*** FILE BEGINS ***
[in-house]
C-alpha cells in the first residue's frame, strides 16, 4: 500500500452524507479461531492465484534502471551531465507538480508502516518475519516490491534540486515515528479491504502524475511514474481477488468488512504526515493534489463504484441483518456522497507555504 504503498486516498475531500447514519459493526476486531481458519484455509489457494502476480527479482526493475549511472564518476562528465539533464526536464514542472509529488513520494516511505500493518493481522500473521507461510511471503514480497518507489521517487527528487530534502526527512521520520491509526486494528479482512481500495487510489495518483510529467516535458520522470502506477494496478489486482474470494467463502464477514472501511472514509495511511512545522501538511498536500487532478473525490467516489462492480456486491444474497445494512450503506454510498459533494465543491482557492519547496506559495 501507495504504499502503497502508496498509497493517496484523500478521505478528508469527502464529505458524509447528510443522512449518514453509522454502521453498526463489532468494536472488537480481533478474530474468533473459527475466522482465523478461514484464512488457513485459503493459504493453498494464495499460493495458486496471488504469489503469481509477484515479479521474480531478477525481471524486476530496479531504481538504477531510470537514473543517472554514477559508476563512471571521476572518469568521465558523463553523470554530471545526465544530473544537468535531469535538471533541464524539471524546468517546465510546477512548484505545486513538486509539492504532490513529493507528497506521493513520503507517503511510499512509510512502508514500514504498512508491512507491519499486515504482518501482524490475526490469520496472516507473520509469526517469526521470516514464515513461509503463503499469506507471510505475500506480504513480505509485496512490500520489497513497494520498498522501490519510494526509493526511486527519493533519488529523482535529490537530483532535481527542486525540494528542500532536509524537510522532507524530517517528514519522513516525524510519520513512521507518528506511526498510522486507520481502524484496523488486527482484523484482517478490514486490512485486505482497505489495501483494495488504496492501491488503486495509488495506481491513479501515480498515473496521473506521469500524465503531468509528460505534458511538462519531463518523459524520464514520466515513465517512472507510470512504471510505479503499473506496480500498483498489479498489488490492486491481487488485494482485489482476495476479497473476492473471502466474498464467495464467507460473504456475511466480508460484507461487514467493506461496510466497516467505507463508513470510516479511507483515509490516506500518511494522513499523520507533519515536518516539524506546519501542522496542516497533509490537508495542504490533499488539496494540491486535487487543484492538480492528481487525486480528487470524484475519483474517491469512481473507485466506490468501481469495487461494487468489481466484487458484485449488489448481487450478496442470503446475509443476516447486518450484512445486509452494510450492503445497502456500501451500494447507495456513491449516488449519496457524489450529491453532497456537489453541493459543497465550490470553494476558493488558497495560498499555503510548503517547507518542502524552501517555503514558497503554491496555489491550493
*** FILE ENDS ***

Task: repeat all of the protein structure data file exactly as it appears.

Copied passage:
[in-house]
C-alpha cells in the first residue's frame, strides 16, 4: 500500500452524507479461531492465484534502471551531465507538480508502516518475519516490491534540486515515528479491504502524475511514474481477488468488512504526515493534489463504484441483518456522497507555504 504503498486516498475531500447514519459493526476486531481458519484455509489457494502476480527479482526493475549511472564518476562528465539533464526536464514542472509529488513520494516511505500493518493481522500473521507461510511471503514480497518507489521517487527528487530534502526527512521520520491509526486494528479482512481500495487510489495518483510529467516535458520522470502506477494496478489486482474470494467463502464477514472501511472514509495511511512545522501538511498536500487532478473525490467516489462492480456486491444474497445494512450503506454510498459533494465543491482557492519547496506559495 501507495504504499502503497502508496498509497493517496484523500478521505478528508469527502464529505458524509447528510443522512449518514453509522454502521453498526463489532468494536472488537480481533478474530474468533473459527475466522482465523478461514484464512488457513485459503493459504493453498494464495499460493495458486496471488504469489503469481509477484515479479521474480531478477525481471524486476530496479531504481538504477531510470537514473543517472554514477559508476563512471571521476572518469568521465558523463553523470554530471545526465544530473544537468535531469535538471533541464524539471524546468517546465510546477512548484505545486513538486509539492504532490513529493507528497506521493513520503507517503511510499512509510512502508514500514504498512508491512507491519499486515504482518501482524490475526490469520496472516507473520509469526517469526521470516514464515513461509503463503499469506507471510505475500506480504513480505509485496512490500520489497513497494520498498522501490519510494526509493526511486527519493533519488529523482535529490537530483532535481527542486525540494528542500532536509524537510522532507524530517517528514519522513516525524510519520513512521507518528506511526498510522486507520481502524484496523488486527482484523484482517478490514486490512485486505482497505489495501483494495488504496492501491488503486495509488495506481491513479501515480498515473496521473506521469500524465503531468509528460505534458511538462519531463518523459524520464514520466515513465517512472507510470512504471510505479503499473506496480500498483498489479498489488490492486491481487488485494482485489482476495476479497473476492473471502466474498464467495464467507460473504456475511466480508460484507461487514467493506461496510466497516467505507463508513470510516479511507483515509490516506500518511494522513499523520507533519515536518516539524506546519501542522496542516497533509490537508495542504490533499488539496494540491486535487487543484492538480492528481487525486480528487470524484475519483474517491469512481473507485466506490468501481469495487461494487468489481466484487458484485449488489448481487450478496442470503446475509443476516447486518450484512445486509452494510450492503445497502456500501451500494447507495456513491449516488449519496457524489450529491453532497456537489453541493459543497465550490470553494476558493488558497495560498499555503510548503517547507518542502524552501517555503514558497503554491496555489491550493